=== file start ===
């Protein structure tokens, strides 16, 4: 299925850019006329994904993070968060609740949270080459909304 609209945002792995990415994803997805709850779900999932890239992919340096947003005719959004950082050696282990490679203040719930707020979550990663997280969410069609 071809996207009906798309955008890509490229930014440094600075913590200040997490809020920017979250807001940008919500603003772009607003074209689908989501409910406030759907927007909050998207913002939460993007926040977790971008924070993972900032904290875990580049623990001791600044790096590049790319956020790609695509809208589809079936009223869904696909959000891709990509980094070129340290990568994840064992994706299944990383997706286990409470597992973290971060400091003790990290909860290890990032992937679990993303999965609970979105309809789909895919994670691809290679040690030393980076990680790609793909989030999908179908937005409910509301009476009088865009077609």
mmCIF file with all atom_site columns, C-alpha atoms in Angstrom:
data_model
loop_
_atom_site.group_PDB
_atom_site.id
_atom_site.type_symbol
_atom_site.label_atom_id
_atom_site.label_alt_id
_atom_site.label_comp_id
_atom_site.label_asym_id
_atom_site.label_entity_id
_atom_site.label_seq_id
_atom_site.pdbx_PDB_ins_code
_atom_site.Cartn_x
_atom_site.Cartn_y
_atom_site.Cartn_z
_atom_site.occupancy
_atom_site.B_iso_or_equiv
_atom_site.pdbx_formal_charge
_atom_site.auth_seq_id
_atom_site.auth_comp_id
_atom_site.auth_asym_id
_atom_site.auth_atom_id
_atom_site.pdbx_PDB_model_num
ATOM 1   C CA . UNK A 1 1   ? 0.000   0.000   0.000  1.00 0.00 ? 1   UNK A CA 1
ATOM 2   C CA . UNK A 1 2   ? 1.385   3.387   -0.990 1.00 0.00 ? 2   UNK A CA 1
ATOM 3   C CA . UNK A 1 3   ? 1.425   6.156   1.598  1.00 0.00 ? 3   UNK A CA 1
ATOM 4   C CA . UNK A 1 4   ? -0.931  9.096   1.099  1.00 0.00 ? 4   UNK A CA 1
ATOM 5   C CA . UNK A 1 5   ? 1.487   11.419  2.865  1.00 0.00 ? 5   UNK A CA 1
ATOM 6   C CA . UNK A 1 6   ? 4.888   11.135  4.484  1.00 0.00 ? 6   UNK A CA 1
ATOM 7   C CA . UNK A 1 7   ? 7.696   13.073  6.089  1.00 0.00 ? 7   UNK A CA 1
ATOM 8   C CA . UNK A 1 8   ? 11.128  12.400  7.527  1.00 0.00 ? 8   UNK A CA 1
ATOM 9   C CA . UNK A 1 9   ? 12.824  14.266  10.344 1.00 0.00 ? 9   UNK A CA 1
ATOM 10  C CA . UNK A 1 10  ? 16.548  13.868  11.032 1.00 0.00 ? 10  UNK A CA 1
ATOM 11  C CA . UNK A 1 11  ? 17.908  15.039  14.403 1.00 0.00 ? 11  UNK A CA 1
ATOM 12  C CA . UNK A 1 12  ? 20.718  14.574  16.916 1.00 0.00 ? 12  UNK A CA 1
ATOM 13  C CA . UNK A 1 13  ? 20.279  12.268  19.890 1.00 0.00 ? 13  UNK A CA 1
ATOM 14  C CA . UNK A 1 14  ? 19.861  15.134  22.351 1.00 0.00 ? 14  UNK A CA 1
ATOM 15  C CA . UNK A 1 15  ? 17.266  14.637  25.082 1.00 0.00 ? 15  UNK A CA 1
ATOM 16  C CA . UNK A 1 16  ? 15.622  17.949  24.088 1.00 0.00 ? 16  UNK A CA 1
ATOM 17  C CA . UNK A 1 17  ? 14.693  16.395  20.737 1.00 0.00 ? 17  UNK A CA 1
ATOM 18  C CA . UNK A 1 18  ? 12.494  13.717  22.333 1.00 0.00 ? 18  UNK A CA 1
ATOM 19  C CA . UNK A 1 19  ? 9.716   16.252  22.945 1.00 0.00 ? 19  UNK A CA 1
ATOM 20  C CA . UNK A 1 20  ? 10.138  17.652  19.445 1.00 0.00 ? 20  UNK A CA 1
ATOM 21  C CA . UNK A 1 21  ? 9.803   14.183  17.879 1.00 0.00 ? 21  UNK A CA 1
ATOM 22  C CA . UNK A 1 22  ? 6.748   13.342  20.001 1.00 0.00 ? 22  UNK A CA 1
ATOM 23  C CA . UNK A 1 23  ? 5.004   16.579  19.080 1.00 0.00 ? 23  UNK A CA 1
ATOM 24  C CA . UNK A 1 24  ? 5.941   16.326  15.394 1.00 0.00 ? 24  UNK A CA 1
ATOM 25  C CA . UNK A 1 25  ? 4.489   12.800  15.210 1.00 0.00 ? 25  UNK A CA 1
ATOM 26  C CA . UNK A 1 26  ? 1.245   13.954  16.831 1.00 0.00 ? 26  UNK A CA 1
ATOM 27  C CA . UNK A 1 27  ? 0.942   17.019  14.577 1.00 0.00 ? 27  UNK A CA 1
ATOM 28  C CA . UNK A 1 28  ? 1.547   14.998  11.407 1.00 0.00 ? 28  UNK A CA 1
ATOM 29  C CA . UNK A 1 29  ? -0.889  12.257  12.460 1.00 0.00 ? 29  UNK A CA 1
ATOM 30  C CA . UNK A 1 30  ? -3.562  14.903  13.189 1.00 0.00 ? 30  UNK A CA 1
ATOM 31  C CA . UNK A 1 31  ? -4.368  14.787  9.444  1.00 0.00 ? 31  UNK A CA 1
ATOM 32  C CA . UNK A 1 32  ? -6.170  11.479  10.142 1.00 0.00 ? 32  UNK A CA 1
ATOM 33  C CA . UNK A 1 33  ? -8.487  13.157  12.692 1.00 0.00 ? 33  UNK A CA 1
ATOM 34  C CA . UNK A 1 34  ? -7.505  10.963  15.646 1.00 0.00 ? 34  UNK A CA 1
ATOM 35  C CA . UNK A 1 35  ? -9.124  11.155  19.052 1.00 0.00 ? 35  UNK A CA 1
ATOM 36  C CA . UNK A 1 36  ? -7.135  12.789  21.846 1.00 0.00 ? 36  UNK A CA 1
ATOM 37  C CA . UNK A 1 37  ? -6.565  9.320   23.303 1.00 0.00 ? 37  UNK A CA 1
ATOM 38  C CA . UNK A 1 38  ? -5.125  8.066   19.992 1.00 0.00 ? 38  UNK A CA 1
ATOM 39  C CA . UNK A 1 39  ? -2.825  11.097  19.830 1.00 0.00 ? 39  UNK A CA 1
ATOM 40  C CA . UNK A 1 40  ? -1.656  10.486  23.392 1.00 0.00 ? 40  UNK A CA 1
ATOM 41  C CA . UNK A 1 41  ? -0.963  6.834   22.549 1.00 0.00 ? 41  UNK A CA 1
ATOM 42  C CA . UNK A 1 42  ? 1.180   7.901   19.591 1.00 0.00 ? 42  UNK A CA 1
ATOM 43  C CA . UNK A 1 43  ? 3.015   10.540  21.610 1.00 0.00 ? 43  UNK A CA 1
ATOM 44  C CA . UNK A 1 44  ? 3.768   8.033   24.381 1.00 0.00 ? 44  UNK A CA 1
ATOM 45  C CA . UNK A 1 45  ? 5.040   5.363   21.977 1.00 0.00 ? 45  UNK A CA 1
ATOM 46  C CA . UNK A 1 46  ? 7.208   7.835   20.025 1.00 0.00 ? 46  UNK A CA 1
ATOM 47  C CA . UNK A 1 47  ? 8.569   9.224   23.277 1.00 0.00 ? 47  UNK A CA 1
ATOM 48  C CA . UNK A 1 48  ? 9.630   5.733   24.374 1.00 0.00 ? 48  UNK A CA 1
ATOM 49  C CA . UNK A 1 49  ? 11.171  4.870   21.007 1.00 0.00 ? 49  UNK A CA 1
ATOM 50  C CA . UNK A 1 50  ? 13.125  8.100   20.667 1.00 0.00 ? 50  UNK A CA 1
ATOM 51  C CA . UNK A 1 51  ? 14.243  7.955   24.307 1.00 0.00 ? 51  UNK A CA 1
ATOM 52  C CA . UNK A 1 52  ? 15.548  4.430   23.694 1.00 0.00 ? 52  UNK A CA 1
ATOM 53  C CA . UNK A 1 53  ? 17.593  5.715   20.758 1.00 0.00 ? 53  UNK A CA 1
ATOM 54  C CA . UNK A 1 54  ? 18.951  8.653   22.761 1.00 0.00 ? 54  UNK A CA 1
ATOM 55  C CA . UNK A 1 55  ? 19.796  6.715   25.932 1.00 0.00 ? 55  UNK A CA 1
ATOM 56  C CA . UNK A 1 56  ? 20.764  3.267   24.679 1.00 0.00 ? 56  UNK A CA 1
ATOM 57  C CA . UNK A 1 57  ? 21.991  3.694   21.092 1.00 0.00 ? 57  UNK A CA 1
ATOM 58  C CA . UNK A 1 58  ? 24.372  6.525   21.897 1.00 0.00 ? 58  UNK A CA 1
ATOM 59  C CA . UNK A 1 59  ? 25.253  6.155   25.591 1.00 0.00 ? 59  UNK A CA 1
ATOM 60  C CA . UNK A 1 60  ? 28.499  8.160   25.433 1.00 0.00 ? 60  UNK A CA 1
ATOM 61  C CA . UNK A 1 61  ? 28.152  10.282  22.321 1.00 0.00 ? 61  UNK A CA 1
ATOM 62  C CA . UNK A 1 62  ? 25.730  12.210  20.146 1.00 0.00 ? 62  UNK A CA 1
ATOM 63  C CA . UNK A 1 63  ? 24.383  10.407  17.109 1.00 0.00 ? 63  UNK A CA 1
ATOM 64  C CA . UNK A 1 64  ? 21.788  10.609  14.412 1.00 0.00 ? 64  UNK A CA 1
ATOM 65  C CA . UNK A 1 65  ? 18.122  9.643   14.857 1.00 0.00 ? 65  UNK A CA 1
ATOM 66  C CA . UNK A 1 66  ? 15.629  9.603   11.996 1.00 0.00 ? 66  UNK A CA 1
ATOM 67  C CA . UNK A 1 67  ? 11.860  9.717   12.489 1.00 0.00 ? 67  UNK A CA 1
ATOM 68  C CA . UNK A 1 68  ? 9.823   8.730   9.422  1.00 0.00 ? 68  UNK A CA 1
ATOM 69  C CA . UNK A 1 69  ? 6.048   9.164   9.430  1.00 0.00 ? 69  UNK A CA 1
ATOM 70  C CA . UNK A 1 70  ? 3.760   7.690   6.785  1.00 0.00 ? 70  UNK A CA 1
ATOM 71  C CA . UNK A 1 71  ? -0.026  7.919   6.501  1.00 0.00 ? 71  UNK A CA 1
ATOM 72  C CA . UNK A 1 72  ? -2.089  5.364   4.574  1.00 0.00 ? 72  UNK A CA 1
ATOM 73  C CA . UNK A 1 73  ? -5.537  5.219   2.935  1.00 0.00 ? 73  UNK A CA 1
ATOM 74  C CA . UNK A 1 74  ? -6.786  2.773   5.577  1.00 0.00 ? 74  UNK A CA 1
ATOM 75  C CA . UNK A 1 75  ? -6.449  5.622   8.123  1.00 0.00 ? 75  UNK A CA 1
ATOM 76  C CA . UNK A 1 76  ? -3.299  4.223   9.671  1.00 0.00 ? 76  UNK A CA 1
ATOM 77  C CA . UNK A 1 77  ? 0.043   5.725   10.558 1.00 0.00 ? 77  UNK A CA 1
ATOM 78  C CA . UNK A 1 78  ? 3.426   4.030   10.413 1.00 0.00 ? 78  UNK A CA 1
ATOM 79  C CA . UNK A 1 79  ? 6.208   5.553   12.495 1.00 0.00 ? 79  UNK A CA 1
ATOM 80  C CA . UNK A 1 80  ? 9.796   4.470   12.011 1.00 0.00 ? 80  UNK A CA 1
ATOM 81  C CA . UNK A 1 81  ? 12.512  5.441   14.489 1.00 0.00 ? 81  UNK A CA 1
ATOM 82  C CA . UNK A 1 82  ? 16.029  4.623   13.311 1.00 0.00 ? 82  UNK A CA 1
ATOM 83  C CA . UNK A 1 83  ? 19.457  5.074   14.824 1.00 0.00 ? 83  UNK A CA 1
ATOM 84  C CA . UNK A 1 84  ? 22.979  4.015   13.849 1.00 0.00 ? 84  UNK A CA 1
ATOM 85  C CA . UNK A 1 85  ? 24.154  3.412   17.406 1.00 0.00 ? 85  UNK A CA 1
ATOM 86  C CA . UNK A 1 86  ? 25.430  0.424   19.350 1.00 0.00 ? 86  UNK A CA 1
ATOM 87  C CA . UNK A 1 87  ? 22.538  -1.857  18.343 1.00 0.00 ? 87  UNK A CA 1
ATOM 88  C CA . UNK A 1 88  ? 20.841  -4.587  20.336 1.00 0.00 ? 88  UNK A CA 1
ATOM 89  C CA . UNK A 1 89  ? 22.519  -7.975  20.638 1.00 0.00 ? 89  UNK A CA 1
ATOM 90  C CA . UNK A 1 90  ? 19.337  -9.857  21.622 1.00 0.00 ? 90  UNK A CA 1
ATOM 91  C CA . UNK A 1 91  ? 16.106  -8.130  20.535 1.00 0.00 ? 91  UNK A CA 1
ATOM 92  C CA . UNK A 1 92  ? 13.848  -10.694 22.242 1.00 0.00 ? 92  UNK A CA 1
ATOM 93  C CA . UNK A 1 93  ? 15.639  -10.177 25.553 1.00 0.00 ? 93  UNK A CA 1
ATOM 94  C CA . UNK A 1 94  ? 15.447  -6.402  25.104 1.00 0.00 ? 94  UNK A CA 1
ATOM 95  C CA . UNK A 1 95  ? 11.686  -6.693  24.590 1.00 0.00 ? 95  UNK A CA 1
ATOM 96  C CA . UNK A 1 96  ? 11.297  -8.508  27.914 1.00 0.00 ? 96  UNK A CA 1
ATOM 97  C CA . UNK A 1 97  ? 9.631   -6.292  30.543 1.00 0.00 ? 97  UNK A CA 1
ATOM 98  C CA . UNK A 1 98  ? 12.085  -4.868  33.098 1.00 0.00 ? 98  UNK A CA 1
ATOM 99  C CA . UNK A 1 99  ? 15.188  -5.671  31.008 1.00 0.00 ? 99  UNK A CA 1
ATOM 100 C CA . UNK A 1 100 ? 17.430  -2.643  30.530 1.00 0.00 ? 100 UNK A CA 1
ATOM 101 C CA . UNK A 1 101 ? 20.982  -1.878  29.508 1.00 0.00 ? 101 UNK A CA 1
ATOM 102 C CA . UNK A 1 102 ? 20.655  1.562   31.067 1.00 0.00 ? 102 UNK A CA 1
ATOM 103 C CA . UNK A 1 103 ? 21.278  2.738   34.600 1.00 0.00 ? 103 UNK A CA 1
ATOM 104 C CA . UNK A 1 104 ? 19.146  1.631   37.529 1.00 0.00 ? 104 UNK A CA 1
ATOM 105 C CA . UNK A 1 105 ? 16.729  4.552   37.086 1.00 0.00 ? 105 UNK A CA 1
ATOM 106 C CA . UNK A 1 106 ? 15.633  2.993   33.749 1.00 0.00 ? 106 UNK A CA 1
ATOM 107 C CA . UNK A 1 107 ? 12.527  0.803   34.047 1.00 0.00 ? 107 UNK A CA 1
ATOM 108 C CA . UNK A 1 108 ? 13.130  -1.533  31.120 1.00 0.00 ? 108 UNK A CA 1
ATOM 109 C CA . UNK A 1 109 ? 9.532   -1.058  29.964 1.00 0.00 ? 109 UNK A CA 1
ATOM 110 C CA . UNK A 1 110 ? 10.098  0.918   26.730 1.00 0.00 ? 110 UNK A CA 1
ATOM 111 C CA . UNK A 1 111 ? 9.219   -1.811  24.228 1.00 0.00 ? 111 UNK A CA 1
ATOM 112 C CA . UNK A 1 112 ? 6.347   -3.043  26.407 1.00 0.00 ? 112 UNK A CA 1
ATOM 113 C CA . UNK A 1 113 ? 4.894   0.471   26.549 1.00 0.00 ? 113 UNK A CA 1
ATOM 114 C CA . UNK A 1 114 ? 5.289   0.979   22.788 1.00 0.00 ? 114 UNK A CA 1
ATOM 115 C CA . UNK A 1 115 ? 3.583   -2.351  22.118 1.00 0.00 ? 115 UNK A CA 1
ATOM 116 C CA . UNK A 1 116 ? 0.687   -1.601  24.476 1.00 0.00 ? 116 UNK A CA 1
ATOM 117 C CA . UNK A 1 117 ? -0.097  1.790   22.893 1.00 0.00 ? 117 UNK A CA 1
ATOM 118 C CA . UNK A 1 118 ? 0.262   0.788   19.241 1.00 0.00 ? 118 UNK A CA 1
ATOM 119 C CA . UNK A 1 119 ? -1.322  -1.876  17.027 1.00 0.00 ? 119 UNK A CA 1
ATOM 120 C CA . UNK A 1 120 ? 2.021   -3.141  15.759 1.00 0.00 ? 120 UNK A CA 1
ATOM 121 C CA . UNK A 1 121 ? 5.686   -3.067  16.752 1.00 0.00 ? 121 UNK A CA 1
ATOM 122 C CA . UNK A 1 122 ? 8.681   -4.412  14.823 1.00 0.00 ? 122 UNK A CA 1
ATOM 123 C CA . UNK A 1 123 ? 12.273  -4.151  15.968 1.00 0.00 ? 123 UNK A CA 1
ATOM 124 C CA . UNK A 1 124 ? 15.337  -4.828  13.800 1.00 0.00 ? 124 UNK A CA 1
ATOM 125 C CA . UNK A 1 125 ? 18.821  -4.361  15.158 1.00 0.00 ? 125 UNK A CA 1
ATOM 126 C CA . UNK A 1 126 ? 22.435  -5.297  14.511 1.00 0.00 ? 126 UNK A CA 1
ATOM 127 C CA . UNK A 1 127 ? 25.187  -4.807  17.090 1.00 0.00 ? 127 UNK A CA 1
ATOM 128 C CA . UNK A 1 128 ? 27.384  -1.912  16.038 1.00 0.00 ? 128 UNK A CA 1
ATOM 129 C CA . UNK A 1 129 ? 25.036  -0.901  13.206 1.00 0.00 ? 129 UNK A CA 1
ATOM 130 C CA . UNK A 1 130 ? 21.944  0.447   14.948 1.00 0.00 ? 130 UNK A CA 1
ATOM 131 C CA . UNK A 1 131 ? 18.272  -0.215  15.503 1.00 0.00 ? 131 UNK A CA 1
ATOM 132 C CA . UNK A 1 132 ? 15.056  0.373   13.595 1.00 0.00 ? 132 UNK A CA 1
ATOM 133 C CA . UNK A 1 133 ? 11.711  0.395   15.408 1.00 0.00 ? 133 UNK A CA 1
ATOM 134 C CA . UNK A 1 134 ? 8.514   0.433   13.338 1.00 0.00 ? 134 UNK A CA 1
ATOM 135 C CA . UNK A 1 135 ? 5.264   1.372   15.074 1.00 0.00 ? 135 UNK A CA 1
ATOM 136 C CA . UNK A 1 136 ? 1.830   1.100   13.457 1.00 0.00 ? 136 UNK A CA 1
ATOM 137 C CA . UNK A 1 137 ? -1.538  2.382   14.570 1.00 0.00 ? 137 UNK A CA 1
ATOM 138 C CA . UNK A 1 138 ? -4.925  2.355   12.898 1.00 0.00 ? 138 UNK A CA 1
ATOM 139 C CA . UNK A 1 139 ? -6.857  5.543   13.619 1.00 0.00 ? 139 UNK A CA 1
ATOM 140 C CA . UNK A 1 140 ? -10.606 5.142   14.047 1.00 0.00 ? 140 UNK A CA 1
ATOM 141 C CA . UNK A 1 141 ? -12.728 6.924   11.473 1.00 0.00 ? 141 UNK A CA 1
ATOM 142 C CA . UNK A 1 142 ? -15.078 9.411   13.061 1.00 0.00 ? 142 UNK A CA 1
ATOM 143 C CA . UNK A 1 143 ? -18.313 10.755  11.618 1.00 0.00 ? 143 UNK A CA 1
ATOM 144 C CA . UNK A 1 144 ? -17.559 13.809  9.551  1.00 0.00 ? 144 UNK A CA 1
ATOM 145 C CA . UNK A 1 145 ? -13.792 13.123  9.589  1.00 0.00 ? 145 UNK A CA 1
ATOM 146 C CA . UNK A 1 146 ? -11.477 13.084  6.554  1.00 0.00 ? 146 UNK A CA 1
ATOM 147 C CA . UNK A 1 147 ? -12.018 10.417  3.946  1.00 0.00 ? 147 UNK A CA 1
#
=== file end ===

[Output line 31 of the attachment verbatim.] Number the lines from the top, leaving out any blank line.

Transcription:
ATOM 6   C CA . UNK A 1 6   ? 4.888   11.135  4.484  1.00 0.00 ? 6   UNK A CA 1